Here is sort of a picture of what names/passwords in which files/Resources must match up:


In the left column, you will find the Director, Storage, and Client resources, with their names and passwords - these are all in bacula-dir.conf. In the right column are where the corresponding values should be found in the Console, Storage daemon (SD), and File daemon (FD) configuration files.

Please note that the Address, fd-sd, that appears in the Storage resource of the Director, preceded with and asterisk in the above example, is passed to the File daemon in symbolic form. The File daemon then resolves it to an IP address. For this reason, you must use either an IP address or a fully qualified name. A name such as localhost, not being a fully qualified name, will resolve in the File daemon to the localhost of the File daemon, which is most likely not what is desired. The password used for the File daemon to authorize with the Storage daemon is a temporary password unique to each Job created by the daemons and is not specified in any .conf file.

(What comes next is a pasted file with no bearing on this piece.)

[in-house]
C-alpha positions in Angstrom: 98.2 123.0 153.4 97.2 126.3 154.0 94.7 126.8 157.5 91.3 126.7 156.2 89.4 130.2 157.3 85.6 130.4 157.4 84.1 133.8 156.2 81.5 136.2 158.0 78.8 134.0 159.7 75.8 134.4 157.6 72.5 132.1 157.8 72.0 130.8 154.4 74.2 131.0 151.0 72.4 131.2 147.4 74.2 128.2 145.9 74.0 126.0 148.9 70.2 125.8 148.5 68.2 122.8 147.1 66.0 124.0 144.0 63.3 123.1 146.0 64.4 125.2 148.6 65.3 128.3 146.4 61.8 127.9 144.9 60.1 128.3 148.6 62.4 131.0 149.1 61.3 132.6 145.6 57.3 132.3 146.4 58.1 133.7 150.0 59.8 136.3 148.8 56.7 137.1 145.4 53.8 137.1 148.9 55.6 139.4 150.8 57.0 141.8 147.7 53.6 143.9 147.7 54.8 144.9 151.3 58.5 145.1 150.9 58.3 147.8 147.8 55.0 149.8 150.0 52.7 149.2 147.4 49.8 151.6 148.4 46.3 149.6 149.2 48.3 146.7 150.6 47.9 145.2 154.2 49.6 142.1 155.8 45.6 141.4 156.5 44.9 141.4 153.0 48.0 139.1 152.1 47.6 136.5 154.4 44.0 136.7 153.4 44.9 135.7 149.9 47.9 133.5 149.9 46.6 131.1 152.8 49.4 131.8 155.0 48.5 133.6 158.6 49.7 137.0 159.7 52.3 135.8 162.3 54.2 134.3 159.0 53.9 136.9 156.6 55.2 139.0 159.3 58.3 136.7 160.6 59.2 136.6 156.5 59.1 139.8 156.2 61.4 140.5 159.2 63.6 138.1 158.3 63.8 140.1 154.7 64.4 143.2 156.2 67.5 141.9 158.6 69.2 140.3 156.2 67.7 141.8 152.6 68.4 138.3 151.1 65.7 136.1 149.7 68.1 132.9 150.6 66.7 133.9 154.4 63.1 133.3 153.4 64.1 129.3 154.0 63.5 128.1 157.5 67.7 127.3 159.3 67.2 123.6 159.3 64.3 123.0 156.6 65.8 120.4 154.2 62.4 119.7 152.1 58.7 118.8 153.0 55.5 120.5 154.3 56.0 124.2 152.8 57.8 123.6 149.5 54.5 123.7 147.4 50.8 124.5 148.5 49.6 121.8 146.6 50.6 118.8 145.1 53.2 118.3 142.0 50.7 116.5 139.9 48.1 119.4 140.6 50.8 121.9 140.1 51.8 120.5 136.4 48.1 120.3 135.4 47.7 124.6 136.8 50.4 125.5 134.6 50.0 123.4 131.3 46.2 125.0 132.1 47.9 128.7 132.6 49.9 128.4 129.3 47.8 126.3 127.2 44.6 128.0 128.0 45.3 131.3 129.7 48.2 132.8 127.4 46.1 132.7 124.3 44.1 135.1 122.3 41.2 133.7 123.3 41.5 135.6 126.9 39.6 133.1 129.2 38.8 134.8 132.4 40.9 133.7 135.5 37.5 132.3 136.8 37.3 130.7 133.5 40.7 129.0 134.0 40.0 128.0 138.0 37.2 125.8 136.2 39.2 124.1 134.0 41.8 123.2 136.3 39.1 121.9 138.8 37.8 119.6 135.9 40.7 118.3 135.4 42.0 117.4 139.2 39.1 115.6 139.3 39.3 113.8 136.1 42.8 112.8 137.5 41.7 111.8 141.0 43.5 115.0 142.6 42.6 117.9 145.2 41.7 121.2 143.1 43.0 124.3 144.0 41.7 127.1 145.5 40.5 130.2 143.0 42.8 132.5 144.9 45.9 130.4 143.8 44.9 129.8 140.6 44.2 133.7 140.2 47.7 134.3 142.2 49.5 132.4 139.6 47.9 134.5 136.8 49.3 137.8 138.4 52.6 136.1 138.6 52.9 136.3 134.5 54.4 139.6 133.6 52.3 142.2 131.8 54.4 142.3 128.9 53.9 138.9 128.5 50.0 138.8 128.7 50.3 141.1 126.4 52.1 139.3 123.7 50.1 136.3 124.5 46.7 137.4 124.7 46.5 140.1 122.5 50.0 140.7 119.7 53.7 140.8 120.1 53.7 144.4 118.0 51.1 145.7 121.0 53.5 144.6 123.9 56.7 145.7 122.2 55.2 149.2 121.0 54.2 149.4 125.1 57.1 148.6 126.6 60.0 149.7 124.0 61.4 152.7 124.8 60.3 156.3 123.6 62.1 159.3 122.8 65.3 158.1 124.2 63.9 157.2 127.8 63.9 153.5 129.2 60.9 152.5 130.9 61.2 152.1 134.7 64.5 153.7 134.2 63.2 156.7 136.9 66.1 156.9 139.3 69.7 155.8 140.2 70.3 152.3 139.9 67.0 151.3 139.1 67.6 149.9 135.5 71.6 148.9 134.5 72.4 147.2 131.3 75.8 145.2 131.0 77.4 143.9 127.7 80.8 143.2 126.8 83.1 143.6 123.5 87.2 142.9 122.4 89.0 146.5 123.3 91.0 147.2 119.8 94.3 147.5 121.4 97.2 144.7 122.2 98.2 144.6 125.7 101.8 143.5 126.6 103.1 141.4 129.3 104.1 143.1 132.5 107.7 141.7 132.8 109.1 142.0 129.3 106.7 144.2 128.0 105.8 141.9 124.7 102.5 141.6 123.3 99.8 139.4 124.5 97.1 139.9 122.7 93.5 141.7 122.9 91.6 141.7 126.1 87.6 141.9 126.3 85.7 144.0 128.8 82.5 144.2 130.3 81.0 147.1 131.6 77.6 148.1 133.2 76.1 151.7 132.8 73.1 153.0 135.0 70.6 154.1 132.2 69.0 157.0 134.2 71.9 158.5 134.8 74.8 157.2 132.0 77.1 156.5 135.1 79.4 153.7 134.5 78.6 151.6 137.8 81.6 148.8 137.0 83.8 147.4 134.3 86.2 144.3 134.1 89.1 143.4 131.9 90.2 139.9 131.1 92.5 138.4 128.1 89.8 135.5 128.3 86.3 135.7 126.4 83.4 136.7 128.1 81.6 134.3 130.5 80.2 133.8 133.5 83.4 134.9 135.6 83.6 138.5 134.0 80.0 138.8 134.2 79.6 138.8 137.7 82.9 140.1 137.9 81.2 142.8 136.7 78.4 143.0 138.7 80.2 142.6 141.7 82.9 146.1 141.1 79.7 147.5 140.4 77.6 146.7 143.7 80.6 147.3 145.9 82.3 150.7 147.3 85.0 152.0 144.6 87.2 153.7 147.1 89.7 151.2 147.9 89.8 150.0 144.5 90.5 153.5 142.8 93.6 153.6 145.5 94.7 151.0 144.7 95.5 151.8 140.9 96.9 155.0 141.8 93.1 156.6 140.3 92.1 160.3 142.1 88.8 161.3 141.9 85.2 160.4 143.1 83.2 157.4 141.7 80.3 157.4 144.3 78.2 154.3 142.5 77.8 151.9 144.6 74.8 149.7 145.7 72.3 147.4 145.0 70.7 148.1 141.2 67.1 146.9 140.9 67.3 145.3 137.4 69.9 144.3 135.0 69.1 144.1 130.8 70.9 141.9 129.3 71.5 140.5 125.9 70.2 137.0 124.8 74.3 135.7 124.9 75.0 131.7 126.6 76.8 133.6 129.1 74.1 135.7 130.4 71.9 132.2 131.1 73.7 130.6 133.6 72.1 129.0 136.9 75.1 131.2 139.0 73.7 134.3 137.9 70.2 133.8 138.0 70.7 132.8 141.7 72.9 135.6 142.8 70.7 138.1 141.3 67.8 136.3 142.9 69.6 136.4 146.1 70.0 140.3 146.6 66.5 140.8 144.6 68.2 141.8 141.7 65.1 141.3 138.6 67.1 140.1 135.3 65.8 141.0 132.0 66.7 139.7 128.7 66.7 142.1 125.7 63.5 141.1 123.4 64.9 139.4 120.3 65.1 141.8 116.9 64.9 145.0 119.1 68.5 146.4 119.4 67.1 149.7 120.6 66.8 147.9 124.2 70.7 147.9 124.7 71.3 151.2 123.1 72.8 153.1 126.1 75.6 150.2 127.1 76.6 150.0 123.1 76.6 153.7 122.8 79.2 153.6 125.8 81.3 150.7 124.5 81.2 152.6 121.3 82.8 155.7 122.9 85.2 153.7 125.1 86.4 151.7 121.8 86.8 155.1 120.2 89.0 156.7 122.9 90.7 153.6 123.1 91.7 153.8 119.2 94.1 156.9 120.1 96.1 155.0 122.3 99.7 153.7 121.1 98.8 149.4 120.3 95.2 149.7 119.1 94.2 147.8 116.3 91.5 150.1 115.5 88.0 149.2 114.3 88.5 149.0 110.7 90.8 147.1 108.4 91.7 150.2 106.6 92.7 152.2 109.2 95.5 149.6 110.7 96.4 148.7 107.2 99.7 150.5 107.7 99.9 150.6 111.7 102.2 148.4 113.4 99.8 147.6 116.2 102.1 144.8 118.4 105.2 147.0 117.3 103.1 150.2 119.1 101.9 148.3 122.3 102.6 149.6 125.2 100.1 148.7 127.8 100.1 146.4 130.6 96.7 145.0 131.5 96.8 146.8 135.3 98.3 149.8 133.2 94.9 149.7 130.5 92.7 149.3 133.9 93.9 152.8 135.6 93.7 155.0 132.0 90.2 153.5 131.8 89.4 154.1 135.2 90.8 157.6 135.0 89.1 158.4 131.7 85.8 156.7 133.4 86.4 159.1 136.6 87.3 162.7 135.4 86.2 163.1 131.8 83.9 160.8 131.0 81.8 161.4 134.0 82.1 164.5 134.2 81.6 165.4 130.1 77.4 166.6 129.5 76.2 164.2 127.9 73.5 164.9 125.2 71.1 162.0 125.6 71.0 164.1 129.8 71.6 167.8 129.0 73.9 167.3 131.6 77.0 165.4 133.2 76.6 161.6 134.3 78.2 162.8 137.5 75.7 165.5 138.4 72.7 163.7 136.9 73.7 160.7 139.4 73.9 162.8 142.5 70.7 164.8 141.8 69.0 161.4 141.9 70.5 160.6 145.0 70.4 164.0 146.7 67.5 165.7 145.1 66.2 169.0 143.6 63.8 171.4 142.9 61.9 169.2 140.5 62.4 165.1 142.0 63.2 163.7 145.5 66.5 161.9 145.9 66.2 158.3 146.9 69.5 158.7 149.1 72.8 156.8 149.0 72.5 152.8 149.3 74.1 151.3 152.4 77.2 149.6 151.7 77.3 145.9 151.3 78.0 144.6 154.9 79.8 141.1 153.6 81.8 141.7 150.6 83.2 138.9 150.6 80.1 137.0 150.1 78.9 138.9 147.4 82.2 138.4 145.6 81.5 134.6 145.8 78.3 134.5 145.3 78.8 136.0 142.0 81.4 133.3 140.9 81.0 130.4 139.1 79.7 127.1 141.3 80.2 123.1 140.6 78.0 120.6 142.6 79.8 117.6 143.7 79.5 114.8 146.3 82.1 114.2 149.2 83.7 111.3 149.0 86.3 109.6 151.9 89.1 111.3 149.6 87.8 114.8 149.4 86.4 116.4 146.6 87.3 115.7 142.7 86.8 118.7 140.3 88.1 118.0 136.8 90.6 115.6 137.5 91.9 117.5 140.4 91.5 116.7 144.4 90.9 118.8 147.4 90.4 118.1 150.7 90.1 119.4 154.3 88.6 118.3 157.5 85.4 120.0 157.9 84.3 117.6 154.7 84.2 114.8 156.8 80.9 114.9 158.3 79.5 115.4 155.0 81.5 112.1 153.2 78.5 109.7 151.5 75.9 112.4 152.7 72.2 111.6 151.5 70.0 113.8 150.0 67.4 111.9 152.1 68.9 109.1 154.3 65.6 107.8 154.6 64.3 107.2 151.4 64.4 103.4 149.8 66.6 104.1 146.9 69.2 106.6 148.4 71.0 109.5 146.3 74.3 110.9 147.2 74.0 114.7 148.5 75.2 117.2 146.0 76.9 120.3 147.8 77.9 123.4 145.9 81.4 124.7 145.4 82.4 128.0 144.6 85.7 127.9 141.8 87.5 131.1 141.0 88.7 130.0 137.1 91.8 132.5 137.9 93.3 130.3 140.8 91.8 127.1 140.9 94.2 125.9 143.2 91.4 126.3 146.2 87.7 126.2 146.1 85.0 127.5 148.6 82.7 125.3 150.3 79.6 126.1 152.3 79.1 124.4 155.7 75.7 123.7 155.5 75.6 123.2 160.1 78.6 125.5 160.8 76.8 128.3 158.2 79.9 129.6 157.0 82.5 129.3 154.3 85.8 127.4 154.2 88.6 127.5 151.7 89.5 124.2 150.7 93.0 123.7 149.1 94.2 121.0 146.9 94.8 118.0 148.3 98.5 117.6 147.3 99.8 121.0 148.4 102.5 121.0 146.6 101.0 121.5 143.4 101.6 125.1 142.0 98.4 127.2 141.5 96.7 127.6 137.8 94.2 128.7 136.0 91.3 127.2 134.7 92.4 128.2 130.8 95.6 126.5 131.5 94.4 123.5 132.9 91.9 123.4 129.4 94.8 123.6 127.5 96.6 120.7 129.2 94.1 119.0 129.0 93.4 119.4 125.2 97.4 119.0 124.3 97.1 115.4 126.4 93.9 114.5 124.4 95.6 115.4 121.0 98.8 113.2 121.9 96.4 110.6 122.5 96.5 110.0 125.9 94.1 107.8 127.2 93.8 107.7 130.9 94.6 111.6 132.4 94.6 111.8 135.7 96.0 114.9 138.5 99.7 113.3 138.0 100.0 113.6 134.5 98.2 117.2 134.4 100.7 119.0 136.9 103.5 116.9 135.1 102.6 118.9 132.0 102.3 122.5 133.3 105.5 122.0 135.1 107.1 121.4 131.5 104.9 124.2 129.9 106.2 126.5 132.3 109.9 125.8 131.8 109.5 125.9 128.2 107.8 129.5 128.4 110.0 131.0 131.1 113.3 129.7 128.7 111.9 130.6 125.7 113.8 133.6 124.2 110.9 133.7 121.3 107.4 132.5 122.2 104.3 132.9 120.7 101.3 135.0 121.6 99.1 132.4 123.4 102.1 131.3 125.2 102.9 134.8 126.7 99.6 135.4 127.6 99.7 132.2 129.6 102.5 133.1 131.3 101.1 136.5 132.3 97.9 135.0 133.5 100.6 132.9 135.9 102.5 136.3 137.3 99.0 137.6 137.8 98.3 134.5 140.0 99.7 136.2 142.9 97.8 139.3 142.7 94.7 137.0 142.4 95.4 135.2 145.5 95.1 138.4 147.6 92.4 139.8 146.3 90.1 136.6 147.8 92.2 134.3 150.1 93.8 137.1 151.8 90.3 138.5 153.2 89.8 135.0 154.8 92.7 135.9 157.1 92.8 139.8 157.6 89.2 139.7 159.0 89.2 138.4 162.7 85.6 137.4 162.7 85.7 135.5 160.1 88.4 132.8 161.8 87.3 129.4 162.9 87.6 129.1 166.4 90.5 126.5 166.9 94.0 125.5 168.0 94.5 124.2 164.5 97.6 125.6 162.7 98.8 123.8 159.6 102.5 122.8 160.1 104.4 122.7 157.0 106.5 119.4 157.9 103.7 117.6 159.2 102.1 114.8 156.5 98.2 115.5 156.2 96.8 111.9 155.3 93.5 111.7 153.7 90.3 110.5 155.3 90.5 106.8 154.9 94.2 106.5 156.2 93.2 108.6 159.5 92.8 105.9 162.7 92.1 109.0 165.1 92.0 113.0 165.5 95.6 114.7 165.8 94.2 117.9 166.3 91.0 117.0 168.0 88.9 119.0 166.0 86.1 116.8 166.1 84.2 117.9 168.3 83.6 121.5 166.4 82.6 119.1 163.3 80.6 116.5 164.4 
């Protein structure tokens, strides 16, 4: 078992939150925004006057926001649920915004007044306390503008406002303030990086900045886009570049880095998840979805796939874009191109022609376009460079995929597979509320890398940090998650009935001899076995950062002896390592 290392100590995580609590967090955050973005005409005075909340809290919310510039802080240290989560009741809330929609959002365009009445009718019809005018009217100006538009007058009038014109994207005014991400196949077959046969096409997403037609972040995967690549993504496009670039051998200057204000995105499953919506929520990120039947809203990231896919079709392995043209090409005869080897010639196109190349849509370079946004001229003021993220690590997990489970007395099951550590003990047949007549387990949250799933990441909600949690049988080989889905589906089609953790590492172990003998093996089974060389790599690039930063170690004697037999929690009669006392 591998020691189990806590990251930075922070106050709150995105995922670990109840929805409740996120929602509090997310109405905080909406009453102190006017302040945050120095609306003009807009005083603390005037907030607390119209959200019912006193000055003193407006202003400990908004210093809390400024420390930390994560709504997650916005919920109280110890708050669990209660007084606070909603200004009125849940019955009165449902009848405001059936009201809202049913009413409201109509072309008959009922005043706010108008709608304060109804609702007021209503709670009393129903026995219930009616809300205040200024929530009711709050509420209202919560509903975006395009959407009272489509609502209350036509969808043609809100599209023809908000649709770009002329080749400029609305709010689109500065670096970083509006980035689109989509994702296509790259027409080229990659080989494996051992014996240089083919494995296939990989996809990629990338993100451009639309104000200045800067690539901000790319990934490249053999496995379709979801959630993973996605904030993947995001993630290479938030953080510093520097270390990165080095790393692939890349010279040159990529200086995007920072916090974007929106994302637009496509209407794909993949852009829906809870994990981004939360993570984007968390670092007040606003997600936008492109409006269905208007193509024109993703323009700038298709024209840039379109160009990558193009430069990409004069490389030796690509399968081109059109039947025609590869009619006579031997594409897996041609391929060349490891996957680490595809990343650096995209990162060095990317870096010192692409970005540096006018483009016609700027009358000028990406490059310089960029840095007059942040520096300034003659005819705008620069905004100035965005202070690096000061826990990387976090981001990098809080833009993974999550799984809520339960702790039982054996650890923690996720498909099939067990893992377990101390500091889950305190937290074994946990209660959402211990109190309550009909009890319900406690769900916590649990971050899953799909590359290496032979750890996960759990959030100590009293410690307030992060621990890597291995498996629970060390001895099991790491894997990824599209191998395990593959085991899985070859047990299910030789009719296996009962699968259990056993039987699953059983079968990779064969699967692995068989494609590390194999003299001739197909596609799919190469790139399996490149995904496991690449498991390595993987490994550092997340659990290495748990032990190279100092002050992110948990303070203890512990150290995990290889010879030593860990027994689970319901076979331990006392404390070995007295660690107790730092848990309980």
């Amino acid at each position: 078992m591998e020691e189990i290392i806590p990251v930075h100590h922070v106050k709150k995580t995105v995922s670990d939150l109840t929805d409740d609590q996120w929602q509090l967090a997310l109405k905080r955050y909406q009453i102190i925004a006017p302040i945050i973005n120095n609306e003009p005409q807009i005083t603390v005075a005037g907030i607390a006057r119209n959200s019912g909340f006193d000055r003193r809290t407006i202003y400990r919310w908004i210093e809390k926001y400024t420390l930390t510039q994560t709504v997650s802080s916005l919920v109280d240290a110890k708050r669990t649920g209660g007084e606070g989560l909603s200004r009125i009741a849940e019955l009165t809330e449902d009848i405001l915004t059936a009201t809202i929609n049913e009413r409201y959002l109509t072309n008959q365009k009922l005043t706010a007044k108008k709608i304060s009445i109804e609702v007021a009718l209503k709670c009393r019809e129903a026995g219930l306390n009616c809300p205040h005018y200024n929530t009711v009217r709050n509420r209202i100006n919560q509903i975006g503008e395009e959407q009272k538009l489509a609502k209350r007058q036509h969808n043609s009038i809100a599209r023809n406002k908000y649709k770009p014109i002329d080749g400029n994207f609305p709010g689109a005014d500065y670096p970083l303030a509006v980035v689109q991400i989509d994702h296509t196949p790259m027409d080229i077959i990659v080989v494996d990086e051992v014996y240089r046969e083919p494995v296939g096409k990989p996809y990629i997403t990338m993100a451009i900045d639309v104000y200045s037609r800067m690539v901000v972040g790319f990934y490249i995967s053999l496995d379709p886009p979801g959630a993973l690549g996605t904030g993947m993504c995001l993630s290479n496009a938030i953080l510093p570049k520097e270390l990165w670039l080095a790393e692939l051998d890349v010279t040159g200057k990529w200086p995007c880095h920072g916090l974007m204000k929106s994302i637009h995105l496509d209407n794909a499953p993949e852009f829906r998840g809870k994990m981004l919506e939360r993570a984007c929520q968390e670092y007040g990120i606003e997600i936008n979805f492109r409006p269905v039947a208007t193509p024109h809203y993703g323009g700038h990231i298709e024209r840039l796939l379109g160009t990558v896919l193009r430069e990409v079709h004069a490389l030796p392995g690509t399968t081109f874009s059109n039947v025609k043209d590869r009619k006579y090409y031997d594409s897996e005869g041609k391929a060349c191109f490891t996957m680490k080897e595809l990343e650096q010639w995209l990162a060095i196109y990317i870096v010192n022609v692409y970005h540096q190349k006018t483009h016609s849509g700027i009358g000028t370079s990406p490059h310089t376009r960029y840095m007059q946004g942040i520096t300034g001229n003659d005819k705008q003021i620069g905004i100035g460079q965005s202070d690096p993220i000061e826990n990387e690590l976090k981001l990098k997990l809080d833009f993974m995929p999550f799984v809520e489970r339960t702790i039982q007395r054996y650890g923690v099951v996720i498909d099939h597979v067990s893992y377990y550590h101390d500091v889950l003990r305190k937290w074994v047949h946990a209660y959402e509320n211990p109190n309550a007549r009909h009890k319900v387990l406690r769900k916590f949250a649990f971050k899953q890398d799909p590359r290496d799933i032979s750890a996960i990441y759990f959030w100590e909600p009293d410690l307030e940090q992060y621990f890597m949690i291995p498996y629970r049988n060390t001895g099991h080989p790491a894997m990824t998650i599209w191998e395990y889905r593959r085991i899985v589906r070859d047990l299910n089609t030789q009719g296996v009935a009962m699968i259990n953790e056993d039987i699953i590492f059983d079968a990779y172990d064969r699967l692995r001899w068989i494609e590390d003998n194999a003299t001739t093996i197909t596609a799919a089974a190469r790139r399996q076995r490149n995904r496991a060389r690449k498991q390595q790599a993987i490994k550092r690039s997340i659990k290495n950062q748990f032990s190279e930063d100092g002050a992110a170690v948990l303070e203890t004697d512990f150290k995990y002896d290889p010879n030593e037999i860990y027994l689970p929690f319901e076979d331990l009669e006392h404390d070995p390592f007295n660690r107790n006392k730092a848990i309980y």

Detailed Information for each Daemon

The details of each Resource and the directives permitted therein are described in the following chapters.

The following configuration files must be defined:

next up previous contents index
Next: Configuring the Director Up: Bacula Main Reference Previous: A Brief Tutorial   Contents   Index
Eric 2011-06-08